The housing rebound is ricocheting into other markets in the U.S. economy, and shows signs that this growth spurt will likely continue through 2013 and beyond, Bloomberg reported Monday.

Climbing home prices are causing household wealth to rise, increasing the purchasing power of consumers. Declining mortgage delinquencies and foreclosures are supporting bank balance sheets, providing them with more leeway to lend. Meanwhile, revenue from property taxes is bolstering state and local governments’ financing, which in turn alleviates pressure on them to cut budgets.

“The housing recovery will kick into a higher gear as the year progresses,” said Mark Zandi, chief economist in West Chester, Pennsylvania, for Moody’s Analytics Inc. “We’re going to get a lot of juice from the channels” through which it affects other parts of the economy.

Impending ImpactChanging Real Estate Market Image

The disseminating effect of this upwardly mobile housing market trend makes it easier for the nation’s economy to keep on growing, regardless of looming tax increases and spending cuts from the federal government. Rising residential real estate construction and its inherent economic impacts will lift gross domestic product by about 0.75 percentage point this year, offsetting much of the drag from the fiscal squeeze, according to Zandi. He sees GDP growing at about 2 percent again this year.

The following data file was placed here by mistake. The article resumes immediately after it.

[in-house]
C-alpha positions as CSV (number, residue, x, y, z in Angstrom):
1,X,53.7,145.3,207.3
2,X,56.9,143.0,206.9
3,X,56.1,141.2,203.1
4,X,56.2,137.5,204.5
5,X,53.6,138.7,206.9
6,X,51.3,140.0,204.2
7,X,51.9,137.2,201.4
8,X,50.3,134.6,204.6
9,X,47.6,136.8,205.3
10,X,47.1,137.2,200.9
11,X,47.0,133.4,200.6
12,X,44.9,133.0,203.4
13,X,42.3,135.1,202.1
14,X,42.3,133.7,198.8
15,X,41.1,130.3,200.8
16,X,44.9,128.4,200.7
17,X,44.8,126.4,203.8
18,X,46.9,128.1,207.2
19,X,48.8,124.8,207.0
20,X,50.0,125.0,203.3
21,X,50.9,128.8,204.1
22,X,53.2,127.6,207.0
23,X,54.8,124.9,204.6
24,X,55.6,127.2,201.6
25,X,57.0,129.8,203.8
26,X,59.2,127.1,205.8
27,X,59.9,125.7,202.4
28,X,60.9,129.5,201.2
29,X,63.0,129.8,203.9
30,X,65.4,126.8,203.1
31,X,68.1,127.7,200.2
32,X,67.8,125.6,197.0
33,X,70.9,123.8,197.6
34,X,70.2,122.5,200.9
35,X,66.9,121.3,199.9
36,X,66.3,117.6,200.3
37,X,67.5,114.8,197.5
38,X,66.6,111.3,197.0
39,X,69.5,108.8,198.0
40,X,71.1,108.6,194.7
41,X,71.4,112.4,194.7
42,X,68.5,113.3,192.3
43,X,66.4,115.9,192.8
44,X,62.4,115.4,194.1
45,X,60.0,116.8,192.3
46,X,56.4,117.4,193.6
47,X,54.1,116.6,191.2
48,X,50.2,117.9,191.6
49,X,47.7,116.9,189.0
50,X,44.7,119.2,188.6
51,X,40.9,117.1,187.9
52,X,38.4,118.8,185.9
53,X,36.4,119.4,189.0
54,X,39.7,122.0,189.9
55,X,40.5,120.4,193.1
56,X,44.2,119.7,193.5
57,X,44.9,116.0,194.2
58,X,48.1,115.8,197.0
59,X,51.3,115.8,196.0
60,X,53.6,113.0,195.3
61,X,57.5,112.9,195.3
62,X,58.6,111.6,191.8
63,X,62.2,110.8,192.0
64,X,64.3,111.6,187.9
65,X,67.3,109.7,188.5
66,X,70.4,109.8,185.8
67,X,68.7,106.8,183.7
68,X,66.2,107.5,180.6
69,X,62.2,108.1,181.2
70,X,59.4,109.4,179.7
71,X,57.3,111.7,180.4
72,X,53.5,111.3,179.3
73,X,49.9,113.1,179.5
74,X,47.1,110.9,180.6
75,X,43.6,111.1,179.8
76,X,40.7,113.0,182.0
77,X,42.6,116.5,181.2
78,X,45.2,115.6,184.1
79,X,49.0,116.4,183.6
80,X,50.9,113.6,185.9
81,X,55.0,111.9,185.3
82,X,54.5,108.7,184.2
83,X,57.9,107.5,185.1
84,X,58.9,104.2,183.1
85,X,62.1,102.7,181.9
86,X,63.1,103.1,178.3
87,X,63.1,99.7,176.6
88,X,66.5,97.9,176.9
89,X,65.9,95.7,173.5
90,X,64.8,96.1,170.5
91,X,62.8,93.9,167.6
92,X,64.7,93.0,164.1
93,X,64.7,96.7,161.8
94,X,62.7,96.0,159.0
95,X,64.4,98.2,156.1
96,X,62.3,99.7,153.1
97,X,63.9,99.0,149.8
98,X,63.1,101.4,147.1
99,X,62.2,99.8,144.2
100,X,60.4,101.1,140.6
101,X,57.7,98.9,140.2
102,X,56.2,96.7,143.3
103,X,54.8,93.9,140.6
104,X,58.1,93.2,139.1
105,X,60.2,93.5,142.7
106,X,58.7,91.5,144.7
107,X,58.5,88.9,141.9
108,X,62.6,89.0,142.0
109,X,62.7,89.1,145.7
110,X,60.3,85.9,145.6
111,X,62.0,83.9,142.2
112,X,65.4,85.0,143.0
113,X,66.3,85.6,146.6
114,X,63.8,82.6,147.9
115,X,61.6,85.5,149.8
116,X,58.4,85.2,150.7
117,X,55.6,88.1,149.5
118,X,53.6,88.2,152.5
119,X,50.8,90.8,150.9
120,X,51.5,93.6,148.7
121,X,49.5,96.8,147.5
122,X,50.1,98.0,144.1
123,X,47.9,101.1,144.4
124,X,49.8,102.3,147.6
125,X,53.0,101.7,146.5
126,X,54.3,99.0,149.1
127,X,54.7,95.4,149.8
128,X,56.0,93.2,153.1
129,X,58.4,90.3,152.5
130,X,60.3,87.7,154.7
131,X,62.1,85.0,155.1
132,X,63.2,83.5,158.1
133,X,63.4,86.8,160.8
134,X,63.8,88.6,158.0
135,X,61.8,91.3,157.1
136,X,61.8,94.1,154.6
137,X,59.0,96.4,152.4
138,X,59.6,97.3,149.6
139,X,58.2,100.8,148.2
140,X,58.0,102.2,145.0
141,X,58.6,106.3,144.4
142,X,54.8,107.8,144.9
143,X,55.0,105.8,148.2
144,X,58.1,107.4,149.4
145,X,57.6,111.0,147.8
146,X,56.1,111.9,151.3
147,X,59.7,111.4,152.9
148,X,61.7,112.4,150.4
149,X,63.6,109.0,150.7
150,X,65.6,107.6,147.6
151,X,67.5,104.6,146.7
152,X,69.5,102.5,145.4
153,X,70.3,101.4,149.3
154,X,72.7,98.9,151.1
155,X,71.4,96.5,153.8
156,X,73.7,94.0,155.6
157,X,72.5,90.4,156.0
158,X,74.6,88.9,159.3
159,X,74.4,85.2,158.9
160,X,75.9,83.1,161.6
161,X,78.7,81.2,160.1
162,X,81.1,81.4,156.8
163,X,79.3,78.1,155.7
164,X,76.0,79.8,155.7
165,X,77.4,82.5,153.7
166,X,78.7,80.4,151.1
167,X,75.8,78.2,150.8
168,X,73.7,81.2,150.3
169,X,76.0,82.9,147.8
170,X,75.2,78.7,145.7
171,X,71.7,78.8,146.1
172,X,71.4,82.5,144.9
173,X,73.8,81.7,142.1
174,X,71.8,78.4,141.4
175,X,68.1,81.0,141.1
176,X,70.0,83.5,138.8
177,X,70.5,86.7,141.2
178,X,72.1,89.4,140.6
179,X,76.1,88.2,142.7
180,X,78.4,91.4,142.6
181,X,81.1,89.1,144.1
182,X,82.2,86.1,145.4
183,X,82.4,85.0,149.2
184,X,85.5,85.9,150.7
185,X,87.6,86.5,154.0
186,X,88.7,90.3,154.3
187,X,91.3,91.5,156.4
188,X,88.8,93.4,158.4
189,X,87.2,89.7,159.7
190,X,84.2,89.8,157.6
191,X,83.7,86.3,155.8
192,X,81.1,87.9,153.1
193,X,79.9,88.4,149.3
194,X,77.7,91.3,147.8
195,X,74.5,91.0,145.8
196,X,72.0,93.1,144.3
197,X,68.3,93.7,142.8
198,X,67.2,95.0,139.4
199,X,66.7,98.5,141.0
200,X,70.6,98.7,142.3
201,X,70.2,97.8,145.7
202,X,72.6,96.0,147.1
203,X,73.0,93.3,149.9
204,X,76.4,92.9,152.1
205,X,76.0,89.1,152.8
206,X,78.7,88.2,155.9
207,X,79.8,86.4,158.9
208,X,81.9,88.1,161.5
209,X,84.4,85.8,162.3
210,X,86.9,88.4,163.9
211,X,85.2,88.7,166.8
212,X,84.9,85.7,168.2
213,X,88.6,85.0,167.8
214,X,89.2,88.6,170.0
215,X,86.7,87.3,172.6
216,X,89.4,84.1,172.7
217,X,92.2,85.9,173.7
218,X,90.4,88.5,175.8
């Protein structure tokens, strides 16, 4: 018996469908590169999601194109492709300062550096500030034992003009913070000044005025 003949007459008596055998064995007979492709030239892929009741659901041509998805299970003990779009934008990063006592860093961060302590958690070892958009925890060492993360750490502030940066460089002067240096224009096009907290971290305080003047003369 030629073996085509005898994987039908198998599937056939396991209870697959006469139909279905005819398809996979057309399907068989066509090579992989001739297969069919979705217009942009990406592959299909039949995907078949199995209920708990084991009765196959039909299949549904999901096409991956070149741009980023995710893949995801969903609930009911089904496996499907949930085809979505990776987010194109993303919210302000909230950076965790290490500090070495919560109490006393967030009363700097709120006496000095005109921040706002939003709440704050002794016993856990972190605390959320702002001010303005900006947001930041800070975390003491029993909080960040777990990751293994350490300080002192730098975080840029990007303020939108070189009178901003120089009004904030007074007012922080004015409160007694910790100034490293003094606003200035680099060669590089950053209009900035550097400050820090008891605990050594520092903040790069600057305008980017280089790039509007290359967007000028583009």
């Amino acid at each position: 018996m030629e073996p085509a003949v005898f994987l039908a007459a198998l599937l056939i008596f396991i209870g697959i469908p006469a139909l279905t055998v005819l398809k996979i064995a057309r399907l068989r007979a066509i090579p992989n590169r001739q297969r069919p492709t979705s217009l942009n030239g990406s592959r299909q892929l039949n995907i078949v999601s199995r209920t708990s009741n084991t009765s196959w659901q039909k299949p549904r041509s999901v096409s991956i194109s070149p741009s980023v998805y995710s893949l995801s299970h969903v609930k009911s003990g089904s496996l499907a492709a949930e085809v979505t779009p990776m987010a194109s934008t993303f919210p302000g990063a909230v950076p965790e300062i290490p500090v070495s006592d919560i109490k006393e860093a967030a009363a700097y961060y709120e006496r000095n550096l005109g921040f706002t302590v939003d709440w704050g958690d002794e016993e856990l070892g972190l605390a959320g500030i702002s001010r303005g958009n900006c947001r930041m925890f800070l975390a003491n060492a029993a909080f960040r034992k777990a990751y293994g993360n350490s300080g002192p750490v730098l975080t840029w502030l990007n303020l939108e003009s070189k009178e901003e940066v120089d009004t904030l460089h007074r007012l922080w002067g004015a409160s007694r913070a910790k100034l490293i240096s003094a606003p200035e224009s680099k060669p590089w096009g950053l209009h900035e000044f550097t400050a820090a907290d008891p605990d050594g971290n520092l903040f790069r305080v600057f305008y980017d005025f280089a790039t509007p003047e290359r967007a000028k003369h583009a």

Factory Orders

In recent report results regarding homes and factory orders released by the Commerce Department, the data showed that factory orders in the U.S. did not climb as high as the December forecast, which the Commerce Department says reflects a decline in non-durable goods that partly countered gains in computers and construction equipment.

Bookings climbed 1.8 percent after a revised 0.3 percent drop in November that was initially reported as unchanged, the agency said. The Bloomberg survey median called for a 2.3 percent gain. Demand for durable goods increased 4.3 percent, little changed from a 4.6 percent gain estimated last week, while non-durables dropped 0.3 percent on declines in petroleum and tobacco.

Perhaps the best reason for optimism in the housing market is its history of lifting the proverbial thumb off the nation’s economy a recession, lightening its load as it fights the uphill battle toward recovery.

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